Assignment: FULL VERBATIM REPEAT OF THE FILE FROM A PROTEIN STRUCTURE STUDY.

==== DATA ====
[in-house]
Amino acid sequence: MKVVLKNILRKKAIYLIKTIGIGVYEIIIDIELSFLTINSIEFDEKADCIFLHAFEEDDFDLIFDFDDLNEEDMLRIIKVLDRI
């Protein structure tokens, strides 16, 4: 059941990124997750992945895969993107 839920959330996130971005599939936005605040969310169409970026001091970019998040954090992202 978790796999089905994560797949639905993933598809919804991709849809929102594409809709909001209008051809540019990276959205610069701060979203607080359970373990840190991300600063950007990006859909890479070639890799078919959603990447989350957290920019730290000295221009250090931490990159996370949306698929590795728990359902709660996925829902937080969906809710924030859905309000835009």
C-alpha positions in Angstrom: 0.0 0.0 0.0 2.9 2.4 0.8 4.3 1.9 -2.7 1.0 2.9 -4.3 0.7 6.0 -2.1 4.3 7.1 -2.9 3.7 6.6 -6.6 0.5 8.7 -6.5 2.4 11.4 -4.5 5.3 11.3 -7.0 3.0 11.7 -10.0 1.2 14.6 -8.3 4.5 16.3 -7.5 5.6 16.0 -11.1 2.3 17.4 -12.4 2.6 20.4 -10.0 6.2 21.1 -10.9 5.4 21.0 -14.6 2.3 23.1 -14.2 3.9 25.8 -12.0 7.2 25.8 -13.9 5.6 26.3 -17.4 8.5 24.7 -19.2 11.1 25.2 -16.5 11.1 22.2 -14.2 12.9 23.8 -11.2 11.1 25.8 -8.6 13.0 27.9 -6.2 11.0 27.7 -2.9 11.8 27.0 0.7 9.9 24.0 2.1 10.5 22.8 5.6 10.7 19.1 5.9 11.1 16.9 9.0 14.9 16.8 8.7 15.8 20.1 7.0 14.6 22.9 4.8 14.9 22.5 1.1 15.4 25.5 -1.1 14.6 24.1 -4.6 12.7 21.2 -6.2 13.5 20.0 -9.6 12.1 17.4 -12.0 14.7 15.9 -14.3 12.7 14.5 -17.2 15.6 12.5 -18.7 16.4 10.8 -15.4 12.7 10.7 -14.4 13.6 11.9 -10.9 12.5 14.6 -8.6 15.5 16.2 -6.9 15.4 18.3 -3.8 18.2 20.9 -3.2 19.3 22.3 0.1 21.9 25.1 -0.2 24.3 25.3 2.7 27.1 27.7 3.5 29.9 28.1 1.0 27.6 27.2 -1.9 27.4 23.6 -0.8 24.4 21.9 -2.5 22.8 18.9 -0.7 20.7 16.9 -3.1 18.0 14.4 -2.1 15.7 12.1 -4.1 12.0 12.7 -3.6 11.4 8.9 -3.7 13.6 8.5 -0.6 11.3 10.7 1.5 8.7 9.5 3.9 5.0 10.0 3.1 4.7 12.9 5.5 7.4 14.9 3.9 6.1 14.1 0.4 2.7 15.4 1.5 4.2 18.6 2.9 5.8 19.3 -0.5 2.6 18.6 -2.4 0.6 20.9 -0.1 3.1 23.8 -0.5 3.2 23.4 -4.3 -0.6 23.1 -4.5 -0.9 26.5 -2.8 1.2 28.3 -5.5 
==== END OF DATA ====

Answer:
[in-house]
Amino acid sequence: MKVVLKNILRKKAIYLIKTIGIGVYEIIIDIELSFLTINSIEFDEKADCIFLHAFEEDDFDLIFDFDDLNEEDMLRIIKVLDRI
């Protein structure tokens, strides 16, 4: 059941990124997750992945895969993107 839920959330996130971005599939936005605040969310169409970026001091970019998040954090992202 978790796999089905994560797949639905993933598809919804991709849809929102594409809709909001209008051809540019990276959205610069701060979203607080359970373990840190991300600063950007990006859909890479070639890799078919959603990447989350957290920019730290000295221009250090931490990159996370949306698929590795728990359902709660996925829902937080969906809710924030859905309000835009």
C-alpha positions in Angstrom: 0.0 0.0 0.0 2.9 2.4 0.8 4.3 1.9 -2.7 1.0 2.9 -4.3 0.7 6.0 -2.1 4.3 7.1 -2.9 3.7 6.6 -6.6 0.5 8.7 -6.5 2.4 11.4 -4.5 5.3 11.3 -7.0 3.0 11.7 -10.0 1.2 14.6 -8.3 4.5 16.3 -7.5 5.6 16.0 -11.1 2.3 17.4 -12.4 2.6 20.4 -10.0 6.2 21.1 -10.9 5.4 21.0 -14.6 2.3 23.1 -14.2 3.9 25.8 -12.0 7.2 25.8 -13.9 5.6 26.3 -17.4 8.5 24.7 -19.2 11.1 25.2 -16.5 11.1 22.2 -14.2 12.9 23.8 -11.2 11.1 25.8 -8.6 13.0 27.9 -6.2 11.0 27.7 -2.9 11.8 27.0 0.7 9.9 24.0 2.1 10.5 22.8 5.6 10.7 19.1 5.9 11.1 16.9 9.0 14.9 16.8 8.7 15.8 20.1 7.0 14.6 22.9 4.8 14.9 22.5 1.1 15.4 25.5 -1.1 14.6 24.1 -4.6 12.7 21.2 -6.2 13.5 20.0 -9.6 12.1 17.4 -12.0 14.7 15.9 -14.3 12.7 14.5 -17.2 15.6 12.5 -18.7 16.4 10.8 -15.4 12.7 10.7 -14.4 13.6 11.9 -10.9 12.5 14.6 -8.6 15.5 16.2 -6.9 15.4 18.3 -3.8 18.2 20.9 -3.2 19.3 22.3 0.1 21.9 25.1 -0.2 24.3 25.3 2.7 27.1 27.7 3.5 29.9 28.1 1.0 27.6 27.2 -1.9 27.4 23.6 -0.8 24.4 21.9 -2.5 22.8 18.9 -0.7 20.7 16.9 -3.1 18.0 14.4 -2.1 15.7 12.1 -4.1 12.0 12.7 -3.6 11.4 8.9 -3.7 13.6 8.5 -0.6 11.3 10.7 1.5 8.7 9.5 3.9 5.0 10.0 3.1 4.7 12.9 5.5 7.4 14.9 3.9 6.1 14.1 0.4 2.7 15.4 1.5 4.2 18.6 2.9 5.8 19.3 -0.5 2.6 18.6 -2.4 0.6 20.9 -0.1 3.1 23.8 -0.5 3.2 23.4 -4.3 -0.6 23.1 -4.5 -0.9 26.5 -2.8 1.2 28.3 -5.5 